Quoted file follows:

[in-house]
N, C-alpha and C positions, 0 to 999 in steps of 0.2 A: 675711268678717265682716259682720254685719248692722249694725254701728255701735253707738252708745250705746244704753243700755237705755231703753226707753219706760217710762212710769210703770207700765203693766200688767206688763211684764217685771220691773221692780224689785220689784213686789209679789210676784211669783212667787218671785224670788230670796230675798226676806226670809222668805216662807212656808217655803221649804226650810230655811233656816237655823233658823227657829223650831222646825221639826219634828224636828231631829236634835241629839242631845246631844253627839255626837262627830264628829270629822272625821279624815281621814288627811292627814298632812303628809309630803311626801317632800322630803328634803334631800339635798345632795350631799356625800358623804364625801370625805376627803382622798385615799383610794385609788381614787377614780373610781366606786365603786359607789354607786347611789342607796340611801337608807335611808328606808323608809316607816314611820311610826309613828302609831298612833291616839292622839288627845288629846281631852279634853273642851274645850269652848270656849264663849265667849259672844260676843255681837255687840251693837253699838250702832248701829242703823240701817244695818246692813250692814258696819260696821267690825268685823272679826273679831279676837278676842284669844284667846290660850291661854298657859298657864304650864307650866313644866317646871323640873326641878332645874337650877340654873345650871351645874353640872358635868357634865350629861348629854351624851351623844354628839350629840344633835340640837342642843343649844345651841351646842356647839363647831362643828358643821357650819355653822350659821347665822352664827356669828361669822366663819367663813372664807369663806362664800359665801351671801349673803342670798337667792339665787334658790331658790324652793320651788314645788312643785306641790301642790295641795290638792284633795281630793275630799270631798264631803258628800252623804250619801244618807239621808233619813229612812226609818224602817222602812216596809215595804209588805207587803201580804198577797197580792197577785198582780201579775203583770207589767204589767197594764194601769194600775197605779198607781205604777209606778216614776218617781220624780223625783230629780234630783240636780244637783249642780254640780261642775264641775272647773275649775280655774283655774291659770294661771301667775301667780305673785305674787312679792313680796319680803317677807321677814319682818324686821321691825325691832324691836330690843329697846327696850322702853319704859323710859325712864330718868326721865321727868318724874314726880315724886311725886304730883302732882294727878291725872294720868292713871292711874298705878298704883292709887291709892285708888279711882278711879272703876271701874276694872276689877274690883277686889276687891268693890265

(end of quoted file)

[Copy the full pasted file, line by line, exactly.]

[in-house]
N, C-alpha and C positions, 0 to 999 in steps of 0.2 A: 675711268678717265682716259682720254685719248692722249694725254701728255701735253707738252708745250705746244704753243700755237705755231703753226707753219706760217710762212710769210703770207700765203693766200688767206688763211684764217685771220691773221692780224689785220689784213686789209679789210676784211669783212667787218671785224670788230670796230675798226676806226670809222668805216662807212656808217655803221649804226650810230655811233656816237655823233658823227657829223650831222646825221639826219634828224636828231631829236634835241629839242631845246631844253627839255626837262627830264628829270629822272625821279624815281621814288627811292627814298632812303628809309630803311626801317632800322630803328634803334631800339635798345632795350631799356625800358623804364625801370625805376627803382622798385615799383610794385609788381614787377614780373610781366606786365603786359607789354607786347611789342607796340611801337608807335611808328606808323608809316607816314611820311610826309613828302609831298612833291616839292622839288627845288629846281631852279634853273642851274645850269652848270656849264663849265667849259672844260676843255681837255687840251693837253699838250702832248701829242703823240701817244695818246692813250692814258696819260696821267690825268685823272679826273679831279676837278676842284669844284667846290660850291661854298657859298657864304650864307650866313644866317646871323640873326641878332645874337650877340654873345650871351645874353640872358635868357634865350629861348629854351624851351623844354628839350629840344633835340640837342642843343649844345651841351646842356647839363647831362643828358643821357650819355653822350659821347665822352664827356669828361669822366663819367663813372664807369663806362664800359665801351671801349673803342670798337667792339665787334658790331658790324652793320651788314645788312643785306641790301642790295641795290638792284633795281630793275630799270631798264631803258628800252623804250619801244618807239621808233619813229612812226609818224602817222602812216596809215595804209588805207587803201580804198577797197580792197577785198582780201579775203583770207589767204589767197594764194601769194600775197605779198607781205604777209606778216614776218617781220624780223625783230629780234630783240636780244637783249642780254640780261642775264641775272647773275649775280655774283655774291659770294661771301667775301667780305673785305674787312679792313680796319680803317677807321677814319682818324686821321691825325691832324691836330690843329697846327696850322702853319704859323710859325712864330718868326721865321727868318724874314726880315724886311725886304730883302732882294727878291725872294720868292713871292711874298705878298704883292709887291709892285708888279711882278711879272703876271701874276694872276689877274690883277686889276687891268693890265